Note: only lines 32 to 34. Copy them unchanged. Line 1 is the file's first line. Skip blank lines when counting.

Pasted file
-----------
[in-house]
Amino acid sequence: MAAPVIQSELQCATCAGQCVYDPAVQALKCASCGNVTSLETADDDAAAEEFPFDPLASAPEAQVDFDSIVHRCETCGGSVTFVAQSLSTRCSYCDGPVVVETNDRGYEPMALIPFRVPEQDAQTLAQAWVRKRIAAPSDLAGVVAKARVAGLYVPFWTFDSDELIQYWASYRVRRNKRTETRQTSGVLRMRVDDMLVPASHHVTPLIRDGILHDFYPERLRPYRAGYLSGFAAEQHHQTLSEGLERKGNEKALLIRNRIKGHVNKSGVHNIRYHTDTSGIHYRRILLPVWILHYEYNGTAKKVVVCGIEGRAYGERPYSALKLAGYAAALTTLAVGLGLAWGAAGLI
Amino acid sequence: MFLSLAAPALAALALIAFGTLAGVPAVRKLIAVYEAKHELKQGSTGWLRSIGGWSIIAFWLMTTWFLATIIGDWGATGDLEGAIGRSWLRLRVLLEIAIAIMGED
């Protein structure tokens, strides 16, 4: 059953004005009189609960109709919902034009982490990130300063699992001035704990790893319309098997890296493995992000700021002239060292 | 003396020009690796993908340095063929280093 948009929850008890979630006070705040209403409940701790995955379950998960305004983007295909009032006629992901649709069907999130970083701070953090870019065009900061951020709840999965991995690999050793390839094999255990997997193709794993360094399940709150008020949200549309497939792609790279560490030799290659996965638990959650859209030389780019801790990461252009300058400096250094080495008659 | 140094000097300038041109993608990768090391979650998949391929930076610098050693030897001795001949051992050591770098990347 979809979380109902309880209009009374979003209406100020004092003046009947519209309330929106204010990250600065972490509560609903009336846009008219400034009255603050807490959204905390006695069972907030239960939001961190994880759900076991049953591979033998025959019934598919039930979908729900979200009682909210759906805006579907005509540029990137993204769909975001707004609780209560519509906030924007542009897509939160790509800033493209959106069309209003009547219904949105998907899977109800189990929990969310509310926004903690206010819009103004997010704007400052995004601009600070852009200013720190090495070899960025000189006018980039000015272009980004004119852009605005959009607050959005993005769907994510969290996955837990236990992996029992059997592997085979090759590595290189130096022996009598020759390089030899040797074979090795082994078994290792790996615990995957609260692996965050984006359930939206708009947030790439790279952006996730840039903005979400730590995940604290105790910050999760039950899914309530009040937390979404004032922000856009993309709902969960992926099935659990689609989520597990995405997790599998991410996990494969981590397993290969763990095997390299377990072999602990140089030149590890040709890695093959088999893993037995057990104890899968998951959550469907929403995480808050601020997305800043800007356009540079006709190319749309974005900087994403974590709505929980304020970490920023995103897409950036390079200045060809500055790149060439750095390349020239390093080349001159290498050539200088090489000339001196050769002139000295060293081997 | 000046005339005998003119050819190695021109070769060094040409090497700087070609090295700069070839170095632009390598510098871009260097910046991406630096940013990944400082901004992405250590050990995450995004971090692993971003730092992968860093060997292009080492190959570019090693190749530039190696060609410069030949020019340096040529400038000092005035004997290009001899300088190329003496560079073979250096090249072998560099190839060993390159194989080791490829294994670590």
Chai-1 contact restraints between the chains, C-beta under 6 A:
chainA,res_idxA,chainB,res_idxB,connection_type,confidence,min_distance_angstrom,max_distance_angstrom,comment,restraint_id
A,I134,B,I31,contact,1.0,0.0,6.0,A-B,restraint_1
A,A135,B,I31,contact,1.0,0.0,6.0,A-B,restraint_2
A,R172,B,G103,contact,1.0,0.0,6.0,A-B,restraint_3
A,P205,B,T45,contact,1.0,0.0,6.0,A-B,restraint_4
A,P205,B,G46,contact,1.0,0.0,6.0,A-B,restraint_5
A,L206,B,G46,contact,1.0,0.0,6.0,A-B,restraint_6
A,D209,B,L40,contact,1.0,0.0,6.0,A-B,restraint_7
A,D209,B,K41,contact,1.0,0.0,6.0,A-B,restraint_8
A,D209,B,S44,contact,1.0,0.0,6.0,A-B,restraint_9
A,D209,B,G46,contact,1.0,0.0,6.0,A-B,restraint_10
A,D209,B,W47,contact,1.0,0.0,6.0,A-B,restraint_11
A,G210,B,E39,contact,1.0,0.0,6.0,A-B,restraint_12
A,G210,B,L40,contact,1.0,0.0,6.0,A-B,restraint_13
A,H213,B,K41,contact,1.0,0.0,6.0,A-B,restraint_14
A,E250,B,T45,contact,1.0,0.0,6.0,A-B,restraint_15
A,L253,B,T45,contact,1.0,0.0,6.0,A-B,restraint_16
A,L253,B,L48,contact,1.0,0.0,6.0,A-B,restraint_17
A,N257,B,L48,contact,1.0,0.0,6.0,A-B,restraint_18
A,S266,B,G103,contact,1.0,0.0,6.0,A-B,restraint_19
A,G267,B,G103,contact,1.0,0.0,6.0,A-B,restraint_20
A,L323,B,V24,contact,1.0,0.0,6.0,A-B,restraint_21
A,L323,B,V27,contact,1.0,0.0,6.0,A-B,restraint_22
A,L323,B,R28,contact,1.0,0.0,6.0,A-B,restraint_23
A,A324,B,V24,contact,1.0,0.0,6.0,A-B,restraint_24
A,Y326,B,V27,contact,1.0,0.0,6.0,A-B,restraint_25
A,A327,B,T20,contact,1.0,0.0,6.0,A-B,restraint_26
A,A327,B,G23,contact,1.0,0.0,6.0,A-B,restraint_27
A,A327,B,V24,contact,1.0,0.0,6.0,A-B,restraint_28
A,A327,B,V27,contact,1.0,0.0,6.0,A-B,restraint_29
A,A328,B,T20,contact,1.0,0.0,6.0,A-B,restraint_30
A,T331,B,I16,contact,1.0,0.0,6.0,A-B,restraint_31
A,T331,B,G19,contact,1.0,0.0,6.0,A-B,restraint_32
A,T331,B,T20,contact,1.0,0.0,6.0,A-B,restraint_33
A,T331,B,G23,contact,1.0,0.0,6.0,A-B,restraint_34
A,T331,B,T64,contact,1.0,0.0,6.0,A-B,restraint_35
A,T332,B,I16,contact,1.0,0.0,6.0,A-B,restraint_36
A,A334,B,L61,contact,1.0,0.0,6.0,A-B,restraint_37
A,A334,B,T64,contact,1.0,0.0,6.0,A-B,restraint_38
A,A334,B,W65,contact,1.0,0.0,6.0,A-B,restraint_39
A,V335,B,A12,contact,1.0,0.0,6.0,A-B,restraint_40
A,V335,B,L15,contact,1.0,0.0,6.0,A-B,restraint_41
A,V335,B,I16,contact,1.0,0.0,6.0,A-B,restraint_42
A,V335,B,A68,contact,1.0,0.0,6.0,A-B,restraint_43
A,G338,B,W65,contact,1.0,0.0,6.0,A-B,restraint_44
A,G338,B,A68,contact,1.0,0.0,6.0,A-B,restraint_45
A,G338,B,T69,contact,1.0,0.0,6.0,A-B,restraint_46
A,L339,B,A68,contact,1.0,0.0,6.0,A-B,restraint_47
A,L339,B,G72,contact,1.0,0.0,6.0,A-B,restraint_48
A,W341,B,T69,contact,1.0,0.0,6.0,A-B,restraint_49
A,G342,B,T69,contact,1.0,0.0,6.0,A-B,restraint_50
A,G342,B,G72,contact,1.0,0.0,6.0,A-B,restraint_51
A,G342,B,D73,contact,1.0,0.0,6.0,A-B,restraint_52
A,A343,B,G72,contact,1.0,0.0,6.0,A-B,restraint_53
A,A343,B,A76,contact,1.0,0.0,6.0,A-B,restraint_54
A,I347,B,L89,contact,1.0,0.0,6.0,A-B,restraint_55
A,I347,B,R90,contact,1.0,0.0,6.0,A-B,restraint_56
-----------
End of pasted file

A,A327,B,T20,contact,1.0,0.0,6.0,A-B,restraint_26
A,A327,B,G23,contact,1.0,0.0,6.0,A-B,restraint_27
A,A327,B,V24,contact,1.0,0.0,6.0,A-B,restraint_28